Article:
Step 1: Determine the weighting of evaluation criteria
A systematic approach to extend the TOPSIS is proposed to selecting an Industrial Robotic System under a fuzzy environment in this section. In order to perform a pairwise comparison among the parameters, a linguistic scale has been developed. Our scale is depicted in Figure 2 and the corresponding explanations are provided in Table 1. We have used five main linguistic terms to compare the criteria: ‘‘equal importance’’, ‘‘moderate importance’’, ‘‘strong importance’’, ‘‘very strong importance’’ and ‘‘demonstrated importance’’. We have also considered their reciprocals: ‘‘equal unimportance’’, ‘‘moderate unimportance’’, ‘‘strong unimportance’’, ‘‘very strong unimportance’’ and ‘‘demonstrated unimportance’’. For instance, if criterion A is evaluated ‘‘strongly important’’ than criterion B, then this answer means that criterion B is ‘‘strongly unimportant’’ than criterion A.
Figure 2. Membership functions of triangular fuzzy numbers corresponding to the linguistic scale
Linguistic scale 
Triangular fuzzy numbers 
The inverse of triangular fuzzy numbers 
Equal Importance 
(1, 1, 1) 
(1, 1, 1) 
Moderate Importance 
(1, 3, 5) 
(1/5, 1/3, 1) 
Strong importance 
(3, 5, 7) 
(1/7, 1/5, 1/3) 
Very strong importance 
(5, 7, 9) 
(1/9, 1/7, 1/5) 
Demonstrated importance 
(7, 9, 11) 
(1/11, 1/9, 1/7) 
Table 1. The linguistic scale and corresponding triangular fuzzy numbers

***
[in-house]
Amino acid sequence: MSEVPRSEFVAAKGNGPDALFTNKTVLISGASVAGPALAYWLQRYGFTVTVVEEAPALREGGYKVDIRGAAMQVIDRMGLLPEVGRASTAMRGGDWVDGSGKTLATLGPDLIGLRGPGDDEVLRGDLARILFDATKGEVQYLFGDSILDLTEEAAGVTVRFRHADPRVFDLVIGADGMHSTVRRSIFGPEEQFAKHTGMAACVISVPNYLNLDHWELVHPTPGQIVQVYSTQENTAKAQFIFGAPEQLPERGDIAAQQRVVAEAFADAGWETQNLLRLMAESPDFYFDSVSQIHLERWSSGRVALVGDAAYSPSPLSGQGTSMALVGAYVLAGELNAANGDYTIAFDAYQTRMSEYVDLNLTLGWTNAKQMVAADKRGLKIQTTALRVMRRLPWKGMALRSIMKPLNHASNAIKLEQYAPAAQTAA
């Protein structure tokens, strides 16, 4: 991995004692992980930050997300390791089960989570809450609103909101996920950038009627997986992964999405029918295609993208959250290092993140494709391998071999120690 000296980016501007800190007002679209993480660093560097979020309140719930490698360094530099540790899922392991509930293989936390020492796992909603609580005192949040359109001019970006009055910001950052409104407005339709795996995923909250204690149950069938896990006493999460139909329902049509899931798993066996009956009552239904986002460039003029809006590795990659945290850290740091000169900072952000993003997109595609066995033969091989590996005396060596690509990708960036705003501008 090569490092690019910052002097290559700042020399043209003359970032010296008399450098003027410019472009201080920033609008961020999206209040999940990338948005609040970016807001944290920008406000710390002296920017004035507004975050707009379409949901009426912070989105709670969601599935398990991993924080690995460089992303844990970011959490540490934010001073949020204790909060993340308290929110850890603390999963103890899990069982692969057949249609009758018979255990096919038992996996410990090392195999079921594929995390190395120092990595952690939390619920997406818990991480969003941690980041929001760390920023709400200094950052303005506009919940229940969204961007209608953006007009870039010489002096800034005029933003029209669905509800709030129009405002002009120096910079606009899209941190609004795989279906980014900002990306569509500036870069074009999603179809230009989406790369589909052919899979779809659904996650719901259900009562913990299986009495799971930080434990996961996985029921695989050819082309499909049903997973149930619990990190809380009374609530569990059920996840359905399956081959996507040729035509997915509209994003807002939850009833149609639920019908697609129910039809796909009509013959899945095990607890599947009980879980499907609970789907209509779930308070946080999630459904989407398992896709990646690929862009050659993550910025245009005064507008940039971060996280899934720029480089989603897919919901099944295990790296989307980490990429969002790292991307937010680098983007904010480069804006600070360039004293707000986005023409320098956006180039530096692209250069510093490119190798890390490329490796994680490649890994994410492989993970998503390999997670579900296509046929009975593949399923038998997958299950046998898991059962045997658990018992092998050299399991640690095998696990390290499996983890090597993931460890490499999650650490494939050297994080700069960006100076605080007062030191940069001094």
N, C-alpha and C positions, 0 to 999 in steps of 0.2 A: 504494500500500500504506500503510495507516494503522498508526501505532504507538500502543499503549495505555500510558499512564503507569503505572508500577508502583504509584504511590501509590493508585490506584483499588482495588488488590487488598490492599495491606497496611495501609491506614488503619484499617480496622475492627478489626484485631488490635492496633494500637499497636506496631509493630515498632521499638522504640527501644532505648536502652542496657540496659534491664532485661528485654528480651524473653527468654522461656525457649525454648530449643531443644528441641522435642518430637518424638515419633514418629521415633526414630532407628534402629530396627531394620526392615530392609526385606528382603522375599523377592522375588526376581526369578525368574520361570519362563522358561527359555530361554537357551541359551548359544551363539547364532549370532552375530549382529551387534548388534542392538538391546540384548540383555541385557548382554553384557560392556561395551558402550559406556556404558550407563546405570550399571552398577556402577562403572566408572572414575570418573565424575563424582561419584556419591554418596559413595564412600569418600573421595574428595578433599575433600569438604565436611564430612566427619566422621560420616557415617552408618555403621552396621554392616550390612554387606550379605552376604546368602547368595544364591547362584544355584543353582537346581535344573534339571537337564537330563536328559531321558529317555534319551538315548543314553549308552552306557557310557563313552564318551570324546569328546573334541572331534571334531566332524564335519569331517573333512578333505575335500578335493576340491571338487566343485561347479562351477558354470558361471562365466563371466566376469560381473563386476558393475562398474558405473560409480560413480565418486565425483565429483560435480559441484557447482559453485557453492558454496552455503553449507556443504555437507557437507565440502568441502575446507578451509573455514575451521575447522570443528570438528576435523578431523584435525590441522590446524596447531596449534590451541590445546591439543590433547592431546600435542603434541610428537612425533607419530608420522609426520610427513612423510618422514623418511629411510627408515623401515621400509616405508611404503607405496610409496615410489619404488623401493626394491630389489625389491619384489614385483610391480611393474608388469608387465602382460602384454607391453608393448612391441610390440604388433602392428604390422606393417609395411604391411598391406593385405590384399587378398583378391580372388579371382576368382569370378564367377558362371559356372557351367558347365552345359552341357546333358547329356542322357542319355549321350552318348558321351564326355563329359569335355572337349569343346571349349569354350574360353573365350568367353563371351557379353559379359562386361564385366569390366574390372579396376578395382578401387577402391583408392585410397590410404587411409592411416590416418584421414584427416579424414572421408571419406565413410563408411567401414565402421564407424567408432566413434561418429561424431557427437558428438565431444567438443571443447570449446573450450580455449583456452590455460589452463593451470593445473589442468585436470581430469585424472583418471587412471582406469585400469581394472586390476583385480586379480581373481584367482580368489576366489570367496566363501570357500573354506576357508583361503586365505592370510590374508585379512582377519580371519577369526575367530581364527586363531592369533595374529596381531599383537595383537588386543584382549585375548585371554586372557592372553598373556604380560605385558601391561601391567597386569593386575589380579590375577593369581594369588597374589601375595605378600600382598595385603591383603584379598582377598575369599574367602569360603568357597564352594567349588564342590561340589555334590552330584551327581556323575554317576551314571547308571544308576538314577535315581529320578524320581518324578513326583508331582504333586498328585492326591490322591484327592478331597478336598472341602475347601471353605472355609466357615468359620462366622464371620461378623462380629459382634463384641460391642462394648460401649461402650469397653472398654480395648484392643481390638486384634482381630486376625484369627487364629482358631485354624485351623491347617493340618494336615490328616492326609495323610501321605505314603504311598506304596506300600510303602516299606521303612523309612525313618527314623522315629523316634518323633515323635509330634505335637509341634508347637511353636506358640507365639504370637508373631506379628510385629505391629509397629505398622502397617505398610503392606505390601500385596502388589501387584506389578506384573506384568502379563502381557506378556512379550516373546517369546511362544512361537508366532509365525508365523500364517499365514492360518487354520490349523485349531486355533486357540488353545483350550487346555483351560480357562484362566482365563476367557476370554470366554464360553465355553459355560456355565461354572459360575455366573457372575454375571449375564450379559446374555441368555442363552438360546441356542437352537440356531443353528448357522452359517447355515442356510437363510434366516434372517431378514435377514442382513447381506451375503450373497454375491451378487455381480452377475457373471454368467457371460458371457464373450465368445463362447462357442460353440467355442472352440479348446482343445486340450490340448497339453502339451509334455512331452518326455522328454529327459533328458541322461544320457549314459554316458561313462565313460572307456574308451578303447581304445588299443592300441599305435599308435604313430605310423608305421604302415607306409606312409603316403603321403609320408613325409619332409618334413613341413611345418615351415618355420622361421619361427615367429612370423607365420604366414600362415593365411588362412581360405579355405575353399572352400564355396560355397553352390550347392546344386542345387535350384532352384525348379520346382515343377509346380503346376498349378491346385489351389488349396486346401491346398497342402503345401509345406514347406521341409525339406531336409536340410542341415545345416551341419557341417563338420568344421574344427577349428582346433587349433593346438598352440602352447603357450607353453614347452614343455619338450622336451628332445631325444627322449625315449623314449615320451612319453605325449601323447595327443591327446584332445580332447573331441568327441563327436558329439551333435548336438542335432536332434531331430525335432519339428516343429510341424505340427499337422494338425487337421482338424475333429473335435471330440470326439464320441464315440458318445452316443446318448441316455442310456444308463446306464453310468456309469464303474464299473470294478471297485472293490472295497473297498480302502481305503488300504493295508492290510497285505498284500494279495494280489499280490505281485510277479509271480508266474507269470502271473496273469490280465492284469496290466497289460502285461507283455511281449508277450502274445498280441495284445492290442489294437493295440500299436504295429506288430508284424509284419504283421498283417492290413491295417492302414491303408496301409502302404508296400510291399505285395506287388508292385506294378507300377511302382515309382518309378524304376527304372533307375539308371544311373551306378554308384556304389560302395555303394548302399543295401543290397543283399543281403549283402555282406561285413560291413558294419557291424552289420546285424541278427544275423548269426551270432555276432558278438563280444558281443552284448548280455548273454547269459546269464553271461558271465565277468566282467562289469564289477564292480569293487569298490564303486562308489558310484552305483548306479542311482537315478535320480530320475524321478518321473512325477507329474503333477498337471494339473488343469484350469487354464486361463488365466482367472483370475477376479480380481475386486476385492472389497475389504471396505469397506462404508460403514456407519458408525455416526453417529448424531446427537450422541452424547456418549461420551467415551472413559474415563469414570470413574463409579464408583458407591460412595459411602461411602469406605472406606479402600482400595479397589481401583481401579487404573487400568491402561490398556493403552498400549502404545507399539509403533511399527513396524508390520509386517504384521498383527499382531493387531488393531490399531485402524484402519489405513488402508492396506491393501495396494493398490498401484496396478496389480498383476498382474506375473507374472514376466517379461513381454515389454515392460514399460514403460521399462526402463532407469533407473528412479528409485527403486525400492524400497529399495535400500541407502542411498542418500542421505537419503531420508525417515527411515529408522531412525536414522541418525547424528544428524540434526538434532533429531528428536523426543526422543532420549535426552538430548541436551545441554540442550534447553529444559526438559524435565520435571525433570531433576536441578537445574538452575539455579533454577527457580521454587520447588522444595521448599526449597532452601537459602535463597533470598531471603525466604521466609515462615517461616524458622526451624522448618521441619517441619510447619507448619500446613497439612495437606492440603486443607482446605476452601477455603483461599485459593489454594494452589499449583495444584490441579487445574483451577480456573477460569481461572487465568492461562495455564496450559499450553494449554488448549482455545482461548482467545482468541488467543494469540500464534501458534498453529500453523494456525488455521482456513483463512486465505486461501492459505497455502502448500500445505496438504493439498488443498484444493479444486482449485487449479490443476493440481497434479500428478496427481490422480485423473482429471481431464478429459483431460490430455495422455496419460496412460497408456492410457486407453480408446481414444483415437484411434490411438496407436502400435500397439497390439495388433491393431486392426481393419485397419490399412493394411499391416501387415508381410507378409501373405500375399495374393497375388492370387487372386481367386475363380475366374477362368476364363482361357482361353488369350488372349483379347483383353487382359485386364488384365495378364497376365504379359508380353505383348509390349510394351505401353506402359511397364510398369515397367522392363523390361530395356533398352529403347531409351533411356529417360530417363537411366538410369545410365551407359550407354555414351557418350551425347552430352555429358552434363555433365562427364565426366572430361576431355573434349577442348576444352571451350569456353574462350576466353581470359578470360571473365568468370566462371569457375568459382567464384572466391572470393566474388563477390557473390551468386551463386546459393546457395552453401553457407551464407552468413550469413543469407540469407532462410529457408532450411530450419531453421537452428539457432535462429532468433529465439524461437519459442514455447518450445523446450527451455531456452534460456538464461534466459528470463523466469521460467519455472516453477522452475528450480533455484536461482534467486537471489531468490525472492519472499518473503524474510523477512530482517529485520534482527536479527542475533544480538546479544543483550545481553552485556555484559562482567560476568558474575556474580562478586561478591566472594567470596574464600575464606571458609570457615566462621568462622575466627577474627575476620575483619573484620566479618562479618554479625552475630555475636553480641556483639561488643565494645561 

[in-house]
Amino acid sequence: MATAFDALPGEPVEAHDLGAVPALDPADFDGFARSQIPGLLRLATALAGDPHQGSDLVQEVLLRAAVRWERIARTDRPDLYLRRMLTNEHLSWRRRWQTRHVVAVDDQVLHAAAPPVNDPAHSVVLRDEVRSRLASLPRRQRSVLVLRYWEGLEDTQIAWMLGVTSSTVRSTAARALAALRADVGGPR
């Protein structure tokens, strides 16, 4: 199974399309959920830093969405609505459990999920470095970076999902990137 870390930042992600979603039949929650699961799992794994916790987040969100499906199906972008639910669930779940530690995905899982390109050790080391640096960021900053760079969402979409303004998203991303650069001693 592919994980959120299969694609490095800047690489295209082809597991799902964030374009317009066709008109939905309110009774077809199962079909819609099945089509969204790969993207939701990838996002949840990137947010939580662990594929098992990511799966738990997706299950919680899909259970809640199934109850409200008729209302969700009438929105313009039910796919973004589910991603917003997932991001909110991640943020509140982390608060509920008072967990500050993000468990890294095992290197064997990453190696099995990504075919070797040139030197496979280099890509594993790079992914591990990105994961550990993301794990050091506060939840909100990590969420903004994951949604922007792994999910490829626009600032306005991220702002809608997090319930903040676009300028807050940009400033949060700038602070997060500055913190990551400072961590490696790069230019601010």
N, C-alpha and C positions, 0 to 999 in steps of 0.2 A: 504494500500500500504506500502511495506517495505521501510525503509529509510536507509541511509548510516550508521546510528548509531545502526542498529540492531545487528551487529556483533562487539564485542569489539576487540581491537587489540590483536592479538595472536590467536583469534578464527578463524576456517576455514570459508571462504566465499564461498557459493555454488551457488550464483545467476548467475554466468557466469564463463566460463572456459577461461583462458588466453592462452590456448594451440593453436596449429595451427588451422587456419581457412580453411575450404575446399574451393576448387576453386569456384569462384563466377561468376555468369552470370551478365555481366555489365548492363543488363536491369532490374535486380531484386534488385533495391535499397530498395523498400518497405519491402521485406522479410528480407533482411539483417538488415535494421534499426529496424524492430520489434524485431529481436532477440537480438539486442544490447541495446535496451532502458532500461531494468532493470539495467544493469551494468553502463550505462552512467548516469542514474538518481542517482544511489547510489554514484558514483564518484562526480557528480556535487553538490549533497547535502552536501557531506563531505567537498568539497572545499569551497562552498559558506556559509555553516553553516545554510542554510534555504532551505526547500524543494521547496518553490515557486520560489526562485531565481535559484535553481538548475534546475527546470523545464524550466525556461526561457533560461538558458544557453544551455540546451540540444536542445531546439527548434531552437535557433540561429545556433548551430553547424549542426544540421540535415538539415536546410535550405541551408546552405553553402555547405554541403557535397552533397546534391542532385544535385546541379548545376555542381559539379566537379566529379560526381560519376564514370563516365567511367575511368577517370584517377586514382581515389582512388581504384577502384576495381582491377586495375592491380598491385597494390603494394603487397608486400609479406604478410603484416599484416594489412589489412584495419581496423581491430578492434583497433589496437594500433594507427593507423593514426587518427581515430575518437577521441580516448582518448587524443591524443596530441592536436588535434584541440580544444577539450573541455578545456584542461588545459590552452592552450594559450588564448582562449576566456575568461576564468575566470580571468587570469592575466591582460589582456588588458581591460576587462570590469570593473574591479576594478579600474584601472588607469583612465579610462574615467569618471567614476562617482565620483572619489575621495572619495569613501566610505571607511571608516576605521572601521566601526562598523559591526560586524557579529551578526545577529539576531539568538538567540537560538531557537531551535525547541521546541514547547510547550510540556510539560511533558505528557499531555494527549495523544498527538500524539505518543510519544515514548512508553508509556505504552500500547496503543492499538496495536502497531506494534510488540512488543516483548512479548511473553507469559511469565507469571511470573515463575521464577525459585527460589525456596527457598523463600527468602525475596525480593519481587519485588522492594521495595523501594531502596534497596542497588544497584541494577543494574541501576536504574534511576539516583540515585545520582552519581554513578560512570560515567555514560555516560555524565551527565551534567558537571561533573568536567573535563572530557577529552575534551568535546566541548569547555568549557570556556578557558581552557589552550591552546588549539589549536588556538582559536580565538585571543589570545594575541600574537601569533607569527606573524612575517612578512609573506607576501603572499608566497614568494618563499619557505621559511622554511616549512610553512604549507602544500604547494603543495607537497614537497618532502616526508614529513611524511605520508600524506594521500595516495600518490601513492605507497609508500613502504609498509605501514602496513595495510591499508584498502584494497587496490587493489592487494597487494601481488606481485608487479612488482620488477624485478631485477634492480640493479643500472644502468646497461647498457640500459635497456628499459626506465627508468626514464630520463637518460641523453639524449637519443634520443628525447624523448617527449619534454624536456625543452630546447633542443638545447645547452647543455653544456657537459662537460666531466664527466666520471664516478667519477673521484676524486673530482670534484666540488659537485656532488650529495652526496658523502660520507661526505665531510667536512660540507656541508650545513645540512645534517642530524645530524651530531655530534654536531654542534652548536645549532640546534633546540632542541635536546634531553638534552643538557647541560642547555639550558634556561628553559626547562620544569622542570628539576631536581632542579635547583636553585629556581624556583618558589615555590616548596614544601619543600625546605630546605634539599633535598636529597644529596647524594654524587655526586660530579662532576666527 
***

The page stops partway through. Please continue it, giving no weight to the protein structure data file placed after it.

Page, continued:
Step 2: Construct the fuzzy decision matrix

(6) 
Where is the rating of alternative A_{i} with respect to criterion C_{j} evaluated by expert and
Step 3: Normalize the fuzzy decision matrix
The normalized fuzzy decision matrix denoted by is shown as following formula:
(7) 
Then the normalization process can be performed by following formula:
Where
The normalized are still triangular fuzzy numbers. For trapezoidal fuzzy numbers, the normalization process can be conducted in the same way. The weighted fuzzy normalized decision matrix is shown as following matrix
(8) 


(9) 
Step 4: Determine the fuzzy positiveideal solution (FPIS) and fuzzy negativeideal solution (FNIS)
According to the weighted normalized fuzzy decision matrix, we know that the elements are normalized positive TFNs and their ranges belong to the closed interval [0, 1]. Then, we can define the FPIS A^{+} and FNIS A^{ }as following formula:
(10) (11) 
Step 5: Calculate the distance of each alternative from FPIS and FNIS
The distances (d_{i}^{+ }and d_{i}^{}) of each alternative A^{+} from and A^{} can be currently calculated by the area compensation method.
(12) (13) 
Step 6: Obtain the closeness coefficient and rank the order of alternatives
The CC_{i} is defined to determine the ranking order of all alternatives once the d_{i}^{+ }and d_{i}^{} of each alternative have been calculated. Calculate similarities to ideal solution. This step solves the similarities to an ideal solution by formula: